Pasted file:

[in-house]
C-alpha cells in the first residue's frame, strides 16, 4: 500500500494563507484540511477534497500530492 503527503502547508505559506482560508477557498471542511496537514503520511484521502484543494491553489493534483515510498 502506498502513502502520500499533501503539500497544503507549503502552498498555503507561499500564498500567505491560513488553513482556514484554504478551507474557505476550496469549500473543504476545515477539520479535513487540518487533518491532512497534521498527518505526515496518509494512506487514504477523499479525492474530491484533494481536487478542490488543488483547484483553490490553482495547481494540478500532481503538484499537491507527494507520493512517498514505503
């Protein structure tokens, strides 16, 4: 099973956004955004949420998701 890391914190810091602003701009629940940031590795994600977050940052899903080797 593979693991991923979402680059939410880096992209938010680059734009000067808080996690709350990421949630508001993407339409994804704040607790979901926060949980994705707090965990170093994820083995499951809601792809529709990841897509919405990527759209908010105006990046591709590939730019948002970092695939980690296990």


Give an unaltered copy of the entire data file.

[in-house]
C-alpha cells in the first residue's frame, strides 16, 4: 500500500494563507484540511477534497500530492 503527503502547508505559506482560508477557498471542511496537514503520511484521502484543494491553489493534483515510498 502506498502513502502520500499533501503539500497544503507549503502552498498555503507561499500564498500567505491560513488553513482556514484554504478551507474557505476550496469549500473543504476545515477539520479535513487540518487533518491532512497534521498527518505526515496518509494512506487514504477523499479525492474530491484533494481536487478542490488543488483547484483553490490553482495547481494540478500532481503538484499537491507527494507520493512517498514505503
């Protein structure tokens, strides 16, 4: 099973956004955004949420998701 890391914190810091602003701009629940940031590795994600977050940052899903080797 593979693991991923979402680059939410880096992209938010680059734009000067808080996690709350990421949630508001993407339409994804704040607790979901926060949980994705707090965990170093994820083995499951809601792809529709990841897509919405990527759209908010105006990046591709590939730019948002970092695939980690296990």